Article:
Patients whose claims were rejected because of prior authorization usually were required to enroll in an approved counseling and behavior-modification program. Both clinical guidelines and the prescribing information for varenicline recommend the use of clinical counseling along with varenicline to improve cessation rates.5,13 For this reason, many health plans require patients to enroll in a clinical counseling program before varenicline can be dispensed. Upon enrollment in such a program, patients receive a certificate of enrollment that they then can fax to health plans to meet the prior-authorization requirement and obtain varenicline. Prescribing physicians also can certify this enrollment on behalf of patients to help them obtain the drug.

The step-therapy restriction typically requires patients to try bupropion or nicotine replacement therapy before trying varenicline. Health plans usually impose the steptherapy requirement to encourage patients to use a low-cost alternative. If a significant portion of patients can be diverted to low-cost alternatives, health plans can save on medication costs.14,15

Finally, the quantity-limit restriction usually restricts days of supply of the initial varenicline claim to fewer than 21 to 34 days, depending on the health plan. Health plans usually put a quantity limit on SC medication to avoid waste. For example, some patients may stop using varenicline, like other SC medication, after several days. In that case, the rest of the medication could be wasted if a large quantity of varenicline were dispensed.

Outcome Measure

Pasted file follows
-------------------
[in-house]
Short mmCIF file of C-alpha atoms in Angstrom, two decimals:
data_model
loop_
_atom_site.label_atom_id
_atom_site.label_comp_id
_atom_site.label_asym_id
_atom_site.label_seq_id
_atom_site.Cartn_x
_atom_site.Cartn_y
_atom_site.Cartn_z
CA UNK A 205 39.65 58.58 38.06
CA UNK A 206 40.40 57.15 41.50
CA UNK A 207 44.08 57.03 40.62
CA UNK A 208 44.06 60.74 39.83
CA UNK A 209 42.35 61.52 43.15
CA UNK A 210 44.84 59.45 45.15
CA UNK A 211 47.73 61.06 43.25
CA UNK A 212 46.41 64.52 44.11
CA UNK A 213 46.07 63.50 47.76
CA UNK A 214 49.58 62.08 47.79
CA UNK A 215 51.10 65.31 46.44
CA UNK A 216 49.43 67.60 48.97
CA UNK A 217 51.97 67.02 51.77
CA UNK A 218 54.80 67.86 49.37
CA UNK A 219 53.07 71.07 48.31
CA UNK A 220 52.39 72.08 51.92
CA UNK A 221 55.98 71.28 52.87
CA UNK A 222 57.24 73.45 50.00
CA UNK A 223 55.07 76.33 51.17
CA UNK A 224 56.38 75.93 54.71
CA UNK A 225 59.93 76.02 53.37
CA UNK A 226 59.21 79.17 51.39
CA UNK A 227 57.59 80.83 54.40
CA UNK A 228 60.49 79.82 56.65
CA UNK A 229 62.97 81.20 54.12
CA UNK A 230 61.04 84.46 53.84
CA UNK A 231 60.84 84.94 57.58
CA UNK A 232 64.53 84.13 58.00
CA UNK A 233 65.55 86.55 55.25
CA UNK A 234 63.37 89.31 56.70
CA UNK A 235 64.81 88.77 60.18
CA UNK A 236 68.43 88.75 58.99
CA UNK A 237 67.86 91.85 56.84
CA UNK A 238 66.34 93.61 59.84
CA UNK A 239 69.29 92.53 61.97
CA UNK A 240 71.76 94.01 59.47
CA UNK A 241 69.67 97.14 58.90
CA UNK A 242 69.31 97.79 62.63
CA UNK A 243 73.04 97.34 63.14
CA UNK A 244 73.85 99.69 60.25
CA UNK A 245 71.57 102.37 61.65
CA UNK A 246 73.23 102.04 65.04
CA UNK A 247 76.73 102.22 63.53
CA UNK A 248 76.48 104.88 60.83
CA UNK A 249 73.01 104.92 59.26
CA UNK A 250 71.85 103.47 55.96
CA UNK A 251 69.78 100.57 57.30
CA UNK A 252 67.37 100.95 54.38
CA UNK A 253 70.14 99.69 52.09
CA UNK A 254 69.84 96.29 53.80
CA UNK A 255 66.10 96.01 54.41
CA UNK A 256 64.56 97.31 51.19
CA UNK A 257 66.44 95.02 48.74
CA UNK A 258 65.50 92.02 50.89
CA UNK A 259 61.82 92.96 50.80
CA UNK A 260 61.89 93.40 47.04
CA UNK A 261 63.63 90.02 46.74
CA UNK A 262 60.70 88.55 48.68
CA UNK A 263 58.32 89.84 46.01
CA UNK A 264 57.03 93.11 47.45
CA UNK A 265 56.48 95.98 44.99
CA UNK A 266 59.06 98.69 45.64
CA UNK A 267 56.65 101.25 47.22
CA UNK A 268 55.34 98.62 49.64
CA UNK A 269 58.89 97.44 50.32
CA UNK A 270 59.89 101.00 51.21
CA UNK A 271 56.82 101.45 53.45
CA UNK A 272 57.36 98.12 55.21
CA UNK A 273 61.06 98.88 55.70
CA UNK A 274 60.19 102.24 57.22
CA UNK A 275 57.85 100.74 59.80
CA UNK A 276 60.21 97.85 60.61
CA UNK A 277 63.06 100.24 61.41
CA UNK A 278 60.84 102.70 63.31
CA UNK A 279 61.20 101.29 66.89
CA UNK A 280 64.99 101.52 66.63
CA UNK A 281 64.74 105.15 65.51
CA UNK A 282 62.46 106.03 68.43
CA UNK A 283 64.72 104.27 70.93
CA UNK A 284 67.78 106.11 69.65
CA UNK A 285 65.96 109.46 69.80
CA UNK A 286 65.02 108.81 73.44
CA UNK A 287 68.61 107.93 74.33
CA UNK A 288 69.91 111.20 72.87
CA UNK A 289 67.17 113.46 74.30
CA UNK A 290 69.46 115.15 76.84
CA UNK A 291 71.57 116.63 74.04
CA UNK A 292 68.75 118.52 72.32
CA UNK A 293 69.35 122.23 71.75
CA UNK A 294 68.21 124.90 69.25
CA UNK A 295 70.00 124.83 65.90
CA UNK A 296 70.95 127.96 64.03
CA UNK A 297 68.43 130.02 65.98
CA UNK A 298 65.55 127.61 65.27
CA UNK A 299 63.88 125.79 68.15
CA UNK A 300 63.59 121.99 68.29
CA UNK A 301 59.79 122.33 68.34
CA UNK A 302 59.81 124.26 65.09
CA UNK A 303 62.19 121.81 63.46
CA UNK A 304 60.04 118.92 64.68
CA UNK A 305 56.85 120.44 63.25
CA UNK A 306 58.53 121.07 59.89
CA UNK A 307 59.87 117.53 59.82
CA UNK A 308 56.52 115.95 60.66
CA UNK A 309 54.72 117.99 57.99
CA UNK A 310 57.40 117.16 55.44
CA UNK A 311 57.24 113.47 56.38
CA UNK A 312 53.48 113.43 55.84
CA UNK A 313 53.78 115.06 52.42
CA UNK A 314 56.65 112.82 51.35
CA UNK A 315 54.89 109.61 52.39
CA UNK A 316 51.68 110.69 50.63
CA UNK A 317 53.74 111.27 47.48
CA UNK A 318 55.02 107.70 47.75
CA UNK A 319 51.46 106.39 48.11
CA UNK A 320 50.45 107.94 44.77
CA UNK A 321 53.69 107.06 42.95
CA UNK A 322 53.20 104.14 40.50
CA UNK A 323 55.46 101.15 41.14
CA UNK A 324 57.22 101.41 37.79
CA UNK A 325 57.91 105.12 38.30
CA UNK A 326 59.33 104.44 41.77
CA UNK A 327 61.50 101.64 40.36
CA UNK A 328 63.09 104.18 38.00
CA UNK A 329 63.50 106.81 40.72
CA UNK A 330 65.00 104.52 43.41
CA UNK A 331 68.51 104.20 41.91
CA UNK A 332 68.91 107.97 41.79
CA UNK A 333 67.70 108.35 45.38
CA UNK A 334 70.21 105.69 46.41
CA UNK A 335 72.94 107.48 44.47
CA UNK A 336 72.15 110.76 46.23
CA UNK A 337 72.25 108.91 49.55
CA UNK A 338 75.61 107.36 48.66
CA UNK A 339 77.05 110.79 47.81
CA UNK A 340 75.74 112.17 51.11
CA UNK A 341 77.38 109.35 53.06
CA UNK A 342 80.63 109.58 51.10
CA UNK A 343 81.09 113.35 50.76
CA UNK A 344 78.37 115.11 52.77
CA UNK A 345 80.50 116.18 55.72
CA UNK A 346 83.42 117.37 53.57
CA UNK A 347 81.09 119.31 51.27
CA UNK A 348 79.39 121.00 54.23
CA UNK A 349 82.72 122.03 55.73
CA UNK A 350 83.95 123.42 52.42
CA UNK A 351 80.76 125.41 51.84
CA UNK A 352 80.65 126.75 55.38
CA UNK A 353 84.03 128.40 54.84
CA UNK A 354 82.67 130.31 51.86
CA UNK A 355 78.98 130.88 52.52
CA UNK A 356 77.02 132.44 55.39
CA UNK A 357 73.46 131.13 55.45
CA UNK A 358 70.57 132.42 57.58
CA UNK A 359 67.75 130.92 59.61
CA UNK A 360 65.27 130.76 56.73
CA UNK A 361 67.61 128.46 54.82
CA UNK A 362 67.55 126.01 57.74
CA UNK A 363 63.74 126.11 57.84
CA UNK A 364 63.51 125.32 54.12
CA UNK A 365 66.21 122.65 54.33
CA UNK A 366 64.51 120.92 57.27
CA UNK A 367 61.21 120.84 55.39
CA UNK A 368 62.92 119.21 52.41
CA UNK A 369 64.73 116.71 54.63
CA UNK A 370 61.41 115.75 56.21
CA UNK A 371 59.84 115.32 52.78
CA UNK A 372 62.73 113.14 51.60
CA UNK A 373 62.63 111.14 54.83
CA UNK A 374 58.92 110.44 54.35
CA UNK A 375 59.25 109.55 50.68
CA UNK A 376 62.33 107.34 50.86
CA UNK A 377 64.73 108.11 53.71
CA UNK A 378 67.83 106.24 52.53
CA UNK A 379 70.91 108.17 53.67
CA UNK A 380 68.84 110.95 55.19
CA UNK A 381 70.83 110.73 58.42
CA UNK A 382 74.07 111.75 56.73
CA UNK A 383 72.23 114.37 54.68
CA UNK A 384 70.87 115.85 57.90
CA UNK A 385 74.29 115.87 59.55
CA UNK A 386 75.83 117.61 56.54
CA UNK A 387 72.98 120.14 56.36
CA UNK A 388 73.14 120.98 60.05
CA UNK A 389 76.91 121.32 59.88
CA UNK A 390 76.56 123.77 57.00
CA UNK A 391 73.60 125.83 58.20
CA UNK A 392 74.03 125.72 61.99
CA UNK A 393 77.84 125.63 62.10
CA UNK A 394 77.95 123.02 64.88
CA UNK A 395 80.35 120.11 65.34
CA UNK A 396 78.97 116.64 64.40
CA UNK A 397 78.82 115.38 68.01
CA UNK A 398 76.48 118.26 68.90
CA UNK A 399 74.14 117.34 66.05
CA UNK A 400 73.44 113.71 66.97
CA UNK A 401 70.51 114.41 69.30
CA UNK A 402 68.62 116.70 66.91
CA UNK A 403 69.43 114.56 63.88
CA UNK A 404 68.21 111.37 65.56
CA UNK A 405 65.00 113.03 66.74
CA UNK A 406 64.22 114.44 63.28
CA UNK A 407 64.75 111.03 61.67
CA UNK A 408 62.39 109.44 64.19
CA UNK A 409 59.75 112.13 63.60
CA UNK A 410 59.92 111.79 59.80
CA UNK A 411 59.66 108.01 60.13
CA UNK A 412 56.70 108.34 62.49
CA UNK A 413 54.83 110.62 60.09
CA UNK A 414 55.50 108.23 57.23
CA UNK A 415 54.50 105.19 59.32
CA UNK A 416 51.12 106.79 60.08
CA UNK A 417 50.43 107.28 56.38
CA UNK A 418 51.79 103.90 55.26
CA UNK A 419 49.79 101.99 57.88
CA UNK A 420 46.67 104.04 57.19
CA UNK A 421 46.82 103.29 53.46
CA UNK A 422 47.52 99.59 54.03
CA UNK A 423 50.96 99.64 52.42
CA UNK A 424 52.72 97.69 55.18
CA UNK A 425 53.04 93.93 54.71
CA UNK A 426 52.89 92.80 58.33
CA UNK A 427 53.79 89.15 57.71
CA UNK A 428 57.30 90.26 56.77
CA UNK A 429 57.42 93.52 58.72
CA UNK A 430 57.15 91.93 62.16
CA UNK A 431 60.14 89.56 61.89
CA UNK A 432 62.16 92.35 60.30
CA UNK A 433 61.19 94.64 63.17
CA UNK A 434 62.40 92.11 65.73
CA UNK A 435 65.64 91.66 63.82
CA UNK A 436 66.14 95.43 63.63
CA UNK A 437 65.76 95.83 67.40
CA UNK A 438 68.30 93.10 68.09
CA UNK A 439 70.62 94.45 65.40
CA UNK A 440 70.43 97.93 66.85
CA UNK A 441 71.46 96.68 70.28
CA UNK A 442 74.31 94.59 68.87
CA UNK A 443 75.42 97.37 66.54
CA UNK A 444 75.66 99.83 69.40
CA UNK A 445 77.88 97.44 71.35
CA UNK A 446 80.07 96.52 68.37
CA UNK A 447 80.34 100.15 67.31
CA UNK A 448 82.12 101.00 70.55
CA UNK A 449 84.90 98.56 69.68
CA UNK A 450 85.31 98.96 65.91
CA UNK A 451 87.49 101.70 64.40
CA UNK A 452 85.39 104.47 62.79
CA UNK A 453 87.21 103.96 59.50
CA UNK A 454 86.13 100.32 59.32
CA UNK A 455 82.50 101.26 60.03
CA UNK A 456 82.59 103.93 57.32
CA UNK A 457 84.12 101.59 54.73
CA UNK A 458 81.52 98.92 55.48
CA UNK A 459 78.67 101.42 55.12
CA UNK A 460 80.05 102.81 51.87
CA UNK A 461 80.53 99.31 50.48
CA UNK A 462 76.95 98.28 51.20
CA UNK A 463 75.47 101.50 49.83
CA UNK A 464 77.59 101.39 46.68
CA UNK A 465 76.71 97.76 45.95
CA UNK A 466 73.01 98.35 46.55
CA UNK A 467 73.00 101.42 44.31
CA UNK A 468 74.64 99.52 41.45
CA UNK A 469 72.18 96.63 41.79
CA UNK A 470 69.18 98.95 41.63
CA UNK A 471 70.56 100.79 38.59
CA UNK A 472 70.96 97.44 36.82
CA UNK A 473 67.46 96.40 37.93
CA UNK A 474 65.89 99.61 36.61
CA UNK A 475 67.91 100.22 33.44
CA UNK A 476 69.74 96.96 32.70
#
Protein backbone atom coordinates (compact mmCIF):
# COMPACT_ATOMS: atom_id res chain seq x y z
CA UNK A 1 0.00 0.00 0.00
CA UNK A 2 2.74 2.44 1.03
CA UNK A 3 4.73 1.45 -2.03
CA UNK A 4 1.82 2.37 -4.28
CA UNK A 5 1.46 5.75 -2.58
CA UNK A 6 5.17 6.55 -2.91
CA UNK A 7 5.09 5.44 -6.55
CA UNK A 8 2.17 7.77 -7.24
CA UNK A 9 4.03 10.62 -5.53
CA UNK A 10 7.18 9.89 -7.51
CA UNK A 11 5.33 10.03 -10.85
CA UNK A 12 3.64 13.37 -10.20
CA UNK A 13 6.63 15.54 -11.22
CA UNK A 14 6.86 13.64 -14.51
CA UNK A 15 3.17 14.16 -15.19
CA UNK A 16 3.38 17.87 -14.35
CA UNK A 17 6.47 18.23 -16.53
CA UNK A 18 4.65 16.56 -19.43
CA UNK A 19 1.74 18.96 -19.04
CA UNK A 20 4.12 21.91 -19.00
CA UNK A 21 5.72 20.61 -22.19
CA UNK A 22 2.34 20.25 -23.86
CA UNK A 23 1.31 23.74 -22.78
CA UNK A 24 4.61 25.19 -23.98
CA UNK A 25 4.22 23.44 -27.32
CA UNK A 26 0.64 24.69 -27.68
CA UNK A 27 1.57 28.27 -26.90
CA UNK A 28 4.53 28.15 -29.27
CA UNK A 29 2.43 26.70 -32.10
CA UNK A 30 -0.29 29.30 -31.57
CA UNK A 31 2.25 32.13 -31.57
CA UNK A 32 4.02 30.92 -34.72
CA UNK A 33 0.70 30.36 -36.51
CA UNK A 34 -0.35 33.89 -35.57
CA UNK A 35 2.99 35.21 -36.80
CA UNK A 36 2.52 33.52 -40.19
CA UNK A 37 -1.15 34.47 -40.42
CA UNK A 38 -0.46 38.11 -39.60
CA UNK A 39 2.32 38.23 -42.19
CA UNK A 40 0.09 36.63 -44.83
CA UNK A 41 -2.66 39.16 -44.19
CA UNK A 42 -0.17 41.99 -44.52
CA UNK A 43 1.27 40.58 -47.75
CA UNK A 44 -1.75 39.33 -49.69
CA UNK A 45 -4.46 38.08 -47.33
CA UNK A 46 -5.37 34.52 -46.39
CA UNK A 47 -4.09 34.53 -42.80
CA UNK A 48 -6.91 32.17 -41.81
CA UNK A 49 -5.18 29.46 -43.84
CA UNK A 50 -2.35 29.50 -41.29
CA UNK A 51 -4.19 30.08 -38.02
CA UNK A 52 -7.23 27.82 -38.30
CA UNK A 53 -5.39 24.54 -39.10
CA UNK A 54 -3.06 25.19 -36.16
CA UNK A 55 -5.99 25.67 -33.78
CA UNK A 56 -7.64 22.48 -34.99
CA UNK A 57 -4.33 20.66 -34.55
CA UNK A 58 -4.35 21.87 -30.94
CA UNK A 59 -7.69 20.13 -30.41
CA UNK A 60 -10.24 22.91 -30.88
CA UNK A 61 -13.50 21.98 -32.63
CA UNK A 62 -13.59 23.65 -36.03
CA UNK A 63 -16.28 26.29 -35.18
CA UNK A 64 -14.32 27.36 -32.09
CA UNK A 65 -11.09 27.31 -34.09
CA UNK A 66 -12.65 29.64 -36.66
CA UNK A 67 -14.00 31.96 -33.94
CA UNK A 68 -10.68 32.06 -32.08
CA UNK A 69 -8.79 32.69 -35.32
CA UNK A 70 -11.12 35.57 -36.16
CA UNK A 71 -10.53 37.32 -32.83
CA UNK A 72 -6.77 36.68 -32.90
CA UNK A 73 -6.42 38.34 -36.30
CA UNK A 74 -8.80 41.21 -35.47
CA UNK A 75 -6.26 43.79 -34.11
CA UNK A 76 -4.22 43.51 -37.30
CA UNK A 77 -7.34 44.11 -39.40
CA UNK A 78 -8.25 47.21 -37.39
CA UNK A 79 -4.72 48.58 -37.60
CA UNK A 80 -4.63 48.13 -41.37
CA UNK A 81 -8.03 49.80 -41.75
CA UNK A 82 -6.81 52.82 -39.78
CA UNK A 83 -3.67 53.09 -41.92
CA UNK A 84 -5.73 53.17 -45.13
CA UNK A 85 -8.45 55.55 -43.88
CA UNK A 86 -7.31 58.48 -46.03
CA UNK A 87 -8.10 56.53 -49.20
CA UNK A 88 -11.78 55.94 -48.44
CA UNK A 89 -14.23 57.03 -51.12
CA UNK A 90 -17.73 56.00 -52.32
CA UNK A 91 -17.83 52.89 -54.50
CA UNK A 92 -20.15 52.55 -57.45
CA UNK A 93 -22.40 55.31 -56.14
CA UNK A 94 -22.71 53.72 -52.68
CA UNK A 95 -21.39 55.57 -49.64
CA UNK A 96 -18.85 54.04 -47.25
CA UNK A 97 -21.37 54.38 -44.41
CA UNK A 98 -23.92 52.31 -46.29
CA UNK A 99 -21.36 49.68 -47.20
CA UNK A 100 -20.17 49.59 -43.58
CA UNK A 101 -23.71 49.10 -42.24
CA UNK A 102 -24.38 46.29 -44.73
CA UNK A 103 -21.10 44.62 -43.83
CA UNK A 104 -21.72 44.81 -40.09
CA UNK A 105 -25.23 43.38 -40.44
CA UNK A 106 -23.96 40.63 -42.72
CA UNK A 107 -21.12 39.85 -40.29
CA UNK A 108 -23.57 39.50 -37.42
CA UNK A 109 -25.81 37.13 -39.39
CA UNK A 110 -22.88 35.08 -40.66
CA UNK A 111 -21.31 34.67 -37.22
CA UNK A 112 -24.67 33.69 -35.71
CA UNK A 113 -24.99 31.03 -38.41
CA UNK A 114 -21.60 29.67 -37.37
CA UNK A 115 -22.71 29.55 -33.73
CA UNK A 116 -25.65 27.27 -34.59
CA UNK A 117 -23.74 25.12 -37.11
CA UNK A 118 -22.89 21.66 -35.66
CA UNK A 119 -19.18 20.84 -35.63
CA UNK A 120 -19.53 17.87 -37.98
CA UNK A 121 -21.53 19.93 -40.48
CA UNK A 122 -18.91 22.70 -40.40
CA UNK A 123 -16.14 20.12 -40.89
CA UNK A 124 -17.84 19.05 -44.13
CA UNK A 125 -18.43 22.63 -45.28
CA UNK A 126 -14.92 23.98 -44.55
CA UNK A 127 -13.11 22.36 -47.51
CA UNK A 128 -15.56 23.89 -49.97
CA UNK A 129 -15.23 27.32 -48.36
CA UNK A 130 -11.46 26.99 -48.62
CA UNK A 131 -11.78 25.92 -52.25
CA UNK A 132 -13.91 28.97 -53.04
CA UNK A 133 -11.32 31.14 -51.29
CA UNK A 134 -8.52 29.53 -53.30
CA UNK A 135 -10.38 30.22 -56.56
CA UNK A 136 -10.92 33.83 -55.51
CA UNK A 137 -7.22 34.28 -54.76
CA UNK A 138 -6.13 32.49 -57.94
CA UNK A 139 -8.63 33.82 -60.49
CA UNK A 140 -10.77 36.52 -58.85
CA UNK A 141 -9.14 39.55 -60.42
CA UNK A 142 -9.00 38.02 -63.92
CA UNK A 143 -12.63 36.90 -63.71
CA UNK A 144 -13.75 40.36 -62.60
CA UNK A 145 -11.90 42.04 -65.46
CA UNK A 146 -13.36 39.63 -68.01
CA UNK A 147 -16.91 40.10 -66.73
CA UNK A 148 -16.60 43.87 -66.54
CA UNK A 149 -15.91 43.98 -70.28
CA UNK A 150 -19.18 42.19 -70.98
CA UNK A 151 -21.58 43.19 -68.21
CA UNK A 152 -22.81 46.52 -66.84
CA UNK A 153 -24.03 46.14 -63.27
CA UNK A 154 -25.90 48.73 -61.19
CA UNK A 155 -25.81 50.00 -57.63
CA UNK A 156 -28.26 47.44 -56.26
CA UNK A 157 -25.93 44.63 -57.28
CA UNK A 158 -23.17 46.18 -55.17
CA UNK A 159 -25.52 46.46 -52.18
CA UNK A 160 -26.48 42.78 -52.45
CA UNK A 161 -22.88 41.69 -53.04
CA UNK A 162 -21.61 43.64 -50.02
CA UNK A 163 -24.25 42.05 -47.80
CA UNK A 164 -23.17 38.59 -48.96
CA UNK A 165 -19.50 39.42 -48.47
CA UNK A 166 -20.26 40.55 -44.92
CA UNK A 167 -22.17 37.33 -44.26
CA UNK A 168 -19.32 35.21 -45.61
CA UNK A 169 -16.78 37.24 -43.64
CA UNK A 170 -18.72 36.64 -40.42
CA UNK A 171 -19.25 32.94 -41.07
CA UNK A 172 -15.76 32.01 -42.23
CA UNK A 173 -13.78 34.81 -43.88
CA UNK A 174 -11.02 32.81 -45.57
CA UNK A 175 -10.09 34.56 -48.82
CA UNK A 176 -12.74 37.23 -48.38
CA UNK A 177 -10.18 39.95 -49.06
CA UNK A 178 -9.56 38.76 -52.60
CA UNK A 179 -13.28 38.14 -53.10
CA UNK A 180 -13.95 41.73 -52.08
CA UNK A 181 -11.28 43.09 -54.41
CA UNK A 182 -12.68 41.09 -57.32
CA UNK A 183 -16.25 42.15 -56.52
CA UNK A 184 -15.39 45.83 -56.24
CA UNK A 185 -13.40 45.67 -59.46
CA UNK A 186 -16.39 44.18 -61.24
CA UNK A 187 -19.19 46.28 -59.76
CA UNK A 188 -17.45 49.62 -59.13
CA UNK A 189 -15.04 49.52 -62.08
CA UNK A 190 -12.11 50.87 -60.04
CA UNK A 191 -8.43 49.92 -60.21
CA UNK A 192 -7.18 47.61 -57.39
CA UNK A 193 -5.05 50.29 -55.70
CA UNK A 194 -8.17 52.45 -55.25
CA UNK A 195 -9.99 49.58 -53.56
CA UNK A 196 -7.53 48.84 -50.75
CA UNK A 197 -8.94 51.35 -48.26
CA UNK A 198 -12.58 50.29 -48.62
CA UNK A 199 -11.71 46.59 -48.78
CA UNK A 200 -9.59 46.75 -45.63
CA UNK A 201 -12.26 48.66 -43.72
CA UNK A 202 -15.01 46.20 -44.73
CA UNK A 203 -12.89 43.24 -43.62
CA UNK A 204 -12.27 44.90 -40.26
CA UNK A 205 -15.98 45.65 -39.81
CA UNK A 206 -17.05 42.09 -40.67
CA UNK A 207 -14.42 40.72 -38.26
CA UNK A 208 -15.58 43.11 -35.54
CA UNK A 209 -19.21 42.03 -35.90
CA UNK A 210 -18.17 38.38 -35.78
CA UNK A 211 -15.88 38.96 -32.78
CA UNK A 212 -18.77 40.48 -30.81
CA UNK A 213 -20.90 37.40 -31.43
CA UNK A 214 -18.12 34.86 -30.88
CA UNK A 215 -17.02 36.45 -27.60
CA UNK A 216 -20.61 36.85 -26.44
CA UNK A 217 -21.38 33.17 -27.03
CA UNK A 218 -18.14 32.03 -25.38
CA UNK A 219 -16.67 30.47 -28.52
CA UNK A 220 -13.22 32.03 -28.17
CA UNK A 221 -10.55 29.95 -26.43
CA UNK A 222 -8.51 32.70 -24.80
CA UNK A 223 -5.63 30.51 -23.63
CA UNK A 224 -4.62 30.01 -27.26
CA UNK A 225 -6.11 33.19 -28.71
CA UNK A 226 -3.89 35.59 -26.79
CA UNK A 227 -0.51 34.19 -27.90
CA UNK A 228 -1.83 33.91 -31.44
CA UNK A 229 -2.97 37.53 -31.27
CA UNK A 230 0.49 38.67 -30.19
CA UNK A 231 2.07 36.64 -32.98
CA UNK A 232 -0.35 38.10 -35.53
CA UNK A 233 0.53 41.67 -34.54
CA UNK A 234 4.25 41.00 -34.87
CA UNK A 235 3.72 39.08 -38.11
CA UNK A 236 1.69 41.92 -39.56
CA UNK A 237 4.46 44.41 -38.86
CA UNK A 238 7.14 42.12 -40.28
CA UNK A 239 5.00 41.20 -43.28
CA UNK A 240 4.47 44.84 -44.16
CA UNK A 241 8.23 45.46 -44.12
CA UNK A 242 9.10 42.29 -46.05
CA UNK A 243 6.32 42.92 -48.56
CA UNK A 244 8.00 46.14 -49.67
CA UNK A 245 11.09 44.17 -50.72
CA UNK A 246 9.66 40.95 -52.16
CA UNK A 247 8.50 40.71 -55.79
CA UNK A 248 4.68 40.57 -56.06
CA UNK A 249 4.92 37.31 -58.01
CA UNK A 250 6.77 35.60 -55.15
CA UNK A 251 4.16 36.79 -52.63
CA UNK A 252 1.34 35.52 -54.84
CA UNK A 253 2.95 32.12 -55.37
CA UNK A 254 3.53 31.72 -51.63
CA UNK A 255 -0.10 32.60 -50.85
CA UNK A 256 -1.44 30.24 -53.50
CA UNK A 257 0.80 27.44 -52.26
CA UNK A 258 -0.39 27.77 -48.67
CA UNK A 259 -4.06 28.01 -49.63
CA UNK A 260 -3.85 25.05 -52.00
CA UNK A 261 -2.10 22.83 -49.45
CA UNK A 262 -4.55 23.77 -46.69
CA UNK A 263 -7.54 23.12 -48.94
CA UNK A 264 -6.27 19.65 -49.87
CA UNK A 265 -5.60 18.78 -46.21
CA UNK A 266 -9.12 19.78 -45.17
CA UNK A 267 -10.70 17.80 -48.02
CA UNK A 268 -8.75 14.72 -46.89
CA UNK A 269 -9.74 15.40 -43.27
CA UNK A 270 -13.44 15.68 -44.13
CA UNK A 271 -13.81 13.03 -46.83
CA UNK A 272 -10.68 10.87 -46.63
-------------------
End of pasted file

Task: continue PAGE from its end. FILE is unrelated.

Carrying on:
The outcome variable was whether patients used any SC medication within 6 months of the rejected varenicline claim. In general, the intent of utilization management is to encourage patient compliance with clinical guidelines or to channel patients to use cheaper alternatives, rather than to deter patients from initiating SC pharmacotherapy treatment altogether. For this reason, the percentage of patients using any SC medication was used as a measure of success for these tools. The SC medication considered in this research included any form of bupropion, prescribed and OTC nicotine replacement therapy, and varenicline.

Price Index for Smoking Cessation Medication

eAppendix

When a patient’s claim for an SC medication is rejected, he or she may consider alternative medications. The health plan’s generosity in covering SC medication may be an important factor in the patient’s decision. We constructed a price index to quantify health plan’s coverage of SC medication.16,17 A price index is the average out-of-pocket (OOP) cost for SC medication weighted by the number of claims. It can be interpreted as the OOP cost for a market basket of SC medication. The (available at www.ajmc.com) provides the technical details about the price index.

Statistical Analysis